After several months of selling pressure — partly caused by the US Federal Reserve’s loose monetary policy — the US currency retraced ground against a number of Asian currencies that have hit record highs in recent months.
The commodities-heavy Australian dollar dipped below parity with the US dollar for only the third time since October, sinking to 99.74 cents at 0800 GMT.
Increased risk-aversion also saw the US unit gain against other Asian currencies that have seen steep rises over the past several months.
It was up at Sg$1.2878 from Sg$1.2629 on Wednesday afternoon in Asia, at 1,179.57 Korean won from 1,149.38 and at Tw$30.34 from Tw$29.88.
Against major currencies the greenback was also slightly higher.
It was up to 76.51 yen in Tokyo afternoon trade slightly up from 76.49 in New York late Wednesday.
The euro paused after hitting a fresh 10-year low against the yen in New York. The single currency fell as low as 103.38 yen in Tokyo before recovering slightly to 103.53 yen.
The euro bought $1.3528, almost unchanged from New York.
After weeks of anticipation that the Federal Reserve would unveil fresh moves to kickstart the US economy, Wednesday’s announcement failed to instill confidence in currency traders that brighter times were ahead.
The Federal Reserve unveiled a $400 billion stimulus plan — dubbed “Operation Twist” — to reduce long-term interest rates by switching from short-term bonds to longer-term bonds.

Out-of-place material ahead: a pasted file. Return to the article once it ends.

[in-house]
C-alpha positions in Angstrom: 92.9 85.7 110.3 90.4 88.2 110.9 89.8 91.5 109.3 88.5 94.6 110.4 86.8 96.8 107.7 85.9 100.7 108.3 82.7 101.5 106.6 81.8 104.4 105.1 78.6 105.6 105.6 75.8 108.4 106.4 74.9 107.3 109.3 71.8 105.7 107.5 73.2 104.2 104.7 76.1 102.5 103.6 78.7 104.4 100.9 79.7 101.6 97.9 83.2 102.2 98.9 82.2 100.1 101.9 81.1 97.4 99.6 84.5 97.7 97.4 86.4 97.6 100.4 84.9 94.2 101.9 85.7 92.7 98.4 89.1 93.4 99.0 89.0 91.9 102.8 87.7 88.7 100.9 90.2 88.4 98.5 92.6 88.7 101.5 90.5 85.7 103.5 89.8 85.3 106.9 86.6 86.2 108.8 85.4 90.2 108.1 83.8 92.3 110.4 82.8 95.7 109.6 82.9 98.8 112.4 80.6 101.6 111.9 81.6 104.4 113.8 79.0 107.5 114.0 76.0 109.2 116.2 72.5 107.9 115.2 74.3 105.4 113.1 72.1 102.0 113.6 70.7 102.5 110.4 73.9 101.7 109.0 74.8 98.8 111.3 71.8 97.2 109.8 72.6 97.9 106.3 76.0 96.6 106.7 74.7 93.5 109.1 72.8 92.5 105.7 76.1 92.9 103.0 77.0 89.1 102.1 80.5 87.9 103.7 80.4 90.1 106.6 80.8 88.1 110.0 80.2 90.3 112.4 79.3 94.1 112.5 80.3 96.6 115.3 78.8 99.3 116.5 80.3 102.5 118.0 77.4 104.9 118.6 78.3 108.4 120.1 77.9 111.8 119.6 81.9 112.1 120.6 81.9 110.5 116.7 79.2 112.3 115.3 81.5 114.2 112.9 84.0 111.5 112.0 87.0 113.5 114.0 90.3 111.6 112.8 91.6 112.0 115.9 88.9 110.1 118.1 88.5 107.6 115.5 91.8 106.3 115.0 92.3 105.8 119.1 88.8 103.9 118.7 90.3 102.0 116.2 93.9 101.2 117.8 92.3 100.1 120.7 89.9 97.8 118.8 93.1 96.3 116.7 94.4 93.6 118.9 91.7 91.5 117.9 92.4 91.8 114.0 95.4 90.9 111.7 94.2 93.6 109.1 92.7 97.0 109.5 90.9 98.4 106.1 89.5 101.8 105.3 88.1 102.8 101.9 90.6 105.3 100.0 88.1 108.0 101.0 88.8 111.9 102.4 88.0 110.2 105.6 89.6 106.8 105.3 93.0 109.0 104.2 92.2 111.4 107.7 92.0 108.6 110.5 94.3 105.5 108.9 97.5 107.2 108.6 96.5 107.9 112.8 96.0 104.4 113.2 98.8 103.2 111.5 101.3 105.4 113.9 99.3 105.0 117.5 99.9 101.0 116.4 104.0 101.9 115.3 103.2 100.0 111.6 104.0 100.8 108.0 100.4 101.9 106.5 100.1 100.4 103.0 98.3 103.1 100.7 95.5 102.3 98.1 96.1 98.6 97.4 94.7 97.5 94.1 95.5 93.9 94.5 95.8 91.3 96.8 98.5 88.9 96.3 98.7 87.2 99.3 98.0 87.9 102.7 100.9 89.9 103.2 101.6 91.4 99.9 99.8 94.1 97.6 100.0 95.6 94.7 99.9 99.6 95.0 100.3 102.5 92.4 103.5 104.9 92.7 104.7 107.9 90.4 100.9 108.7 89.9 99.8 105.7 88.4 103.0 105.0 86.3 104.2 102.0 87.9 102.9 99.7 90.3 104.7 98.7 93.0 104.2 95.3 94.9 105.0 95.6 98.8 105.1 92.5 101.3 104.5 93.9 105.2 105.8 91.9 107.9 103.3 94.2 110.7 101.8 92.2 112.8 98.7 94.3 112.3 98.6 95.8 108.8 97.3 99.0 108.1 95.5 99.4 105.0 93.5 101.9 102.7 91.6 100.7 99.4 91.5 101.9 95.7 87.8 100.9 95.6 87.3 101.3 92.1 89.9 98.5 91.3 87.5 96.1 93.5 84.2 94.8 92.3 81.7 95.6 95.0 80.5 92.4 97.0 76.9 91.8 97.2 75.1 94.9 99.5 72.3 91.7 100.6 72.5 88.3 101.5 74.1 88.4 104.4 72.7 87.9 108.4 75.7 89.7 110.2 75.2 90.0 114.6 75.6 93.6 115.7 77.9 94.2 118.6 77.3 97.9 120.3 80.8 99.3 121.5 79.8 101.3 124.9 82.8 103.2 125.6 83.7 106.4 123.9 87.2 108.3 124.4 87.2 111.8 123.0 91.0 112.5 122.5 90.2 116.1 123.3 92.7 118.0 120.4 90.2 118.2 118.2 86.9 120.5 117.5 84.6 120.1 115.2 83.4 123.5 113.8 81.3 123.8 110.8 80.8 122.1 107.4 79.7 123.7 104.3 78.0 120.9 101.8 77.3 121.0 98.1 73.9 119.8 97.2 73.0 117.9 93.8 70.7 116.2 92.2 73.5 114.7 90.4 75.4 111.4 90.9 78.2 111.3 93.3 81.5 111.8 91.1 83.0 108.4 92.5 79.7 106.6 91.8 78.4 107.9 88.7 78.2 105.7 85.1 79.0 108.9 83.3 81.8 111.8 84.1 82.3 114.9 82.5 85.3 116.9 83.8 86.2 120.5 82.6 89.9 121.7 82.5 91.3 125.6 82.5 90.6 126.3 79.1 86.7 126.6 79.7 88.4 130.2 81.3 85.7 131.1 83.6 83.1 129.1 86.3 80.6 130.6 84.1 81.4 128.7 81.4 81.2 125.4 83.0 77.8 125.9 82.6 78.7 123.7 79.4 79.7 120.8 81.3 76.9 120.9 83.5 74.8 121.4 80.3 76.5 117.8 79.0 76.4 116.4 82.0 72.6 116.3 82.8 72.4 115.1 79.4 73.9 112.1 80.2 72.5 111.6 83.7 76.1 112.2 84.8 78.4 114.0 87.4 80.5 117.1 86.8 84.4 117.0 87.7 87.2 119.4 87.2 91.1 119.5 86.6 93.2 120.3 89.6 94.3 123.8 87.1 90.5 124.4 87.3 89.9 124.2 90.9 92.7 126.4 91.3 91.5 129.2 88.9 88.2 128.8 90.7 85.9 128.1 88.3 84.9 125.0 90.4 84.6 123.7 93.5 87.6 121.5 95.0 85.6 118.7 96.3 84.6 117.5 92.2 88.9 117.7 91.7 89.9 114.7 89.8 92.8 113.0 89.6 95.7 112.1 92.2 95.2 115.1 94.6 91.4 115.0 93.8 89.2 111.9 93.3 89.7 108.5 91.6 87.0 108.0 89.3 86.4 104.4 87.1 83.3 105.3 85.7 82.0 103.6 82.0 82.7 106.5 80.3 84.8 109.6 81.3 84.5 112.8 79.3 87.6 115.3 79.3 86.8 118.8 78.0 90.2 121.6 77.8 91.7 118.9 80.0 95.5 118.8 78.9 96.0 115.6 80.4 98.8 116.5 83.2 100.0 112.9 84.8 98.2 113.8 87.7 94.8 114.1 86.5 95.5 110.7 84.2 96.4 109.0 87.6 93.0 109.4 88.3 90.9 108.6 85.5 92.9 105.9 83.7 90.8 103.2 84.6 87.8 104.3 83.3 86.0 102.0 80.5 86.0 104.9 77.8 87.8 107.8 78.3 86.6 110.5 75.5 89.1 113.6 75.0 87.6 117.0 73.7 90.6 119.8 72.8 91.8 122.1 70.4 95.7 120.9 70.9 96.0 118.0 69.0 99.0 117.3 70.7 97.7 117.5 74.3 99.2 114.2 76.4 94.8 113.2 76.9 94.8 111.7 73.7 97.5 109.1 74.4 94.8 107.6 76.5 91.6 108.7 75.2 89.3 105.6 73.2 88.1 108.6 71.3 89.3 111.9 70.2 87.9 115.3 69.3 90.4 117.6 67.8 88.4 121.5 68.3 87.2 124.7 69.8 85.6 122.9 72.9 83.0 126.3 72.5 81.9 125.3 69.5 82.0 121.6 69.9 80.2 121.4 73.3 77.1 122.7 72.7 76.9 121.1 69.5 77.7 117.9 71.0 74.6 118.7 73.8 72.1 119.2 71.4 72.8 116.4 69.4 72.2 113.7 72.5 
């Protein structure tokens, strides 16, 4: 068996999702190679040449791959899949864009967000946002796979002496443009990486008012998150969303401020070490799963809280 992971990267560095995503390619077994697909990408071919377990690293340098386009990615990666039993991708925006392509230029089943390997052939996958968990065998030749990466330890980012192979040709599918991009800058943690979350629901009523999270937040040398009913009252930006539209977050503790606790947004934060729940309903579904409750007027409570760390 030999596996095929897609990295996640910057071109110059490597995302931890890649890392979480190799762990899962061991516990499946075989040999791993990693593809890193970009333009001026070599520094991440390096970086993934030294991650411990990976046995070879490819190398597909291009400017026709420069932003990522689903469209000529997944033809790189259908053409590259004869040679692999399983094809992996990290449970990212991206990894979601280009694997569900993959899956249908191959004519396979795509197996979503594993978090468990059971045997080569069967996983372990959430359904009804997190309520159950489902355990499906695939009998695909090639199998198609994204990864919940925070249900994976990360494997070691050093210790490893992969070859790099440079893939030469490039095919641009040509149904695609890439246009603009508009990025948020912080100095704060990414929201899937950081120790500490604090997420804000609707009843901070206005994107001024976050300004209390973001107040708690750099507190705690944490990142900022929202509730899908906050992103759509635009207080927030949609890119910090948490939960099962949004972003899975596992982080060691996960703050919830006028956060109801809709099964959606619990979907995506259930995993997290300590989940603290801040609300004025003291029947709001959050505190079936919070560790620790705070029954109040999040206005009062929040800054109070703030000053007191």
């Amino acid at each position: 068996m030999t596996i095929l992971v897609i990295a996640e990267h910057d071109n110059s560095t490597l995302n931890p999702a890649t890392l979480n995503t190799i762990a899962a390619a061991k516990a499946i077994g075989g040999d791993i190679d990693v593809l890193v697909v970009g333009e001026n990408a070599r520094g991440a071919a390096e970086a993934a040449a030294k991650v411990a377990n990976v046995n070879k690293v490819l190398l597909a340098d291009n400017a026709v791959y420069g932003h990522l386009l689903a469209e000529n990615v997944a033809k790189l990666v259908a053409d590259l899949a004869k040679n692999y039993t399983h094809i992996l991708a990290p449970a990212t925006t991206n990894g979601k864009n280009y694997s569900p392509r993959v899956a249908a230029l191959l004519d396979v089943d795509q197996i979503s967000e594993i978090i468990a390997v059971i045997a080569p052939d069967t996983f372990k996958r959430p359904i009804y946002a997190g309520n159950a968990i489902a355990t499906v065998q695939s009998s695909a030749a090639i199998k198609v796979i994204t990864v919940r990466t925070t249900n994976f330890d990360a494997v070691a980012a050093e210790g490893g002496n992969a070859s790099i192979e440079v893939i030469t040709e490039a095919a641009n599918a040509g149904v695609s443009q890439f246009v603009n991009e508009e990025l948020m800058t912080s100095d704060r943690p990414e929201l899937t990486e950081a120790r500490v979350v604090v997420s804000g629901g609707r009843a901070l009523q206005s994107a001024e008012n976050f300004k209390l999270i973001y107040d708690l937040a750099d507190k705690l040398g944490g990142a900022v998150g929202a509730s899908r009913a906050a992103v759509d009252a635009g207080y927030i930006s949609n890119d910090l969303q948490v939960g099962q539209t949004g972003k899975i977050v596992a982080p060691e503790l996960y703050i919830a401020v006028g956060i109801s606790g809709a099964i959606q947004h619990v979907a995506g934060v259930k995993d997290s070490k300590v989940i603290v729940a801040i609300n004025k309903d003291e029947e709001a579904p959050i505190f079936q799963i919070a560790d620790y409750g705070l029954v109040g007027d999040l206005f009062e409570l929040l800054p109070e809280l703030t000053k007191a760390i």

The move would not involve printing any more money — meaning no more dollars in the system — but supporters say it could lower rates and prod cash-rich banks to put their idle reserves to work.
The decision “brought disappointment, with the Fed announcing the minimum policy action expected while also warning of significant downside risks to the economic outlook”, said National Australia Bank forex strategist John Kyriakopoulos.
“Moody’s cutting the credit ratings of three US banks and the Fed referring to ‘strains in global financial markets’ also weighed heavily on sentiment,” he said in a note.
“In response, risk-aversion escalated, which boosted ‘safe haven’ demand for the USD.”
The plan also sent stock markets tumbling Thursday.
The Fed may not be able to take fresh monetary-easing measures considering persistent inflationary pressure, Credit Suisse said in a report.
“It is highly possible that the Fed would have to maintain the status quo at least until the end of the year,” pressuring US stock prices, it added.
The dollar was also higher against other regional Asian currencies, rising to 9,133.75 Indonesian rupiah from 8,948.75, to 43.67 Philippine pesos from 43.47 and to 30.68 Thai baht from 30.41.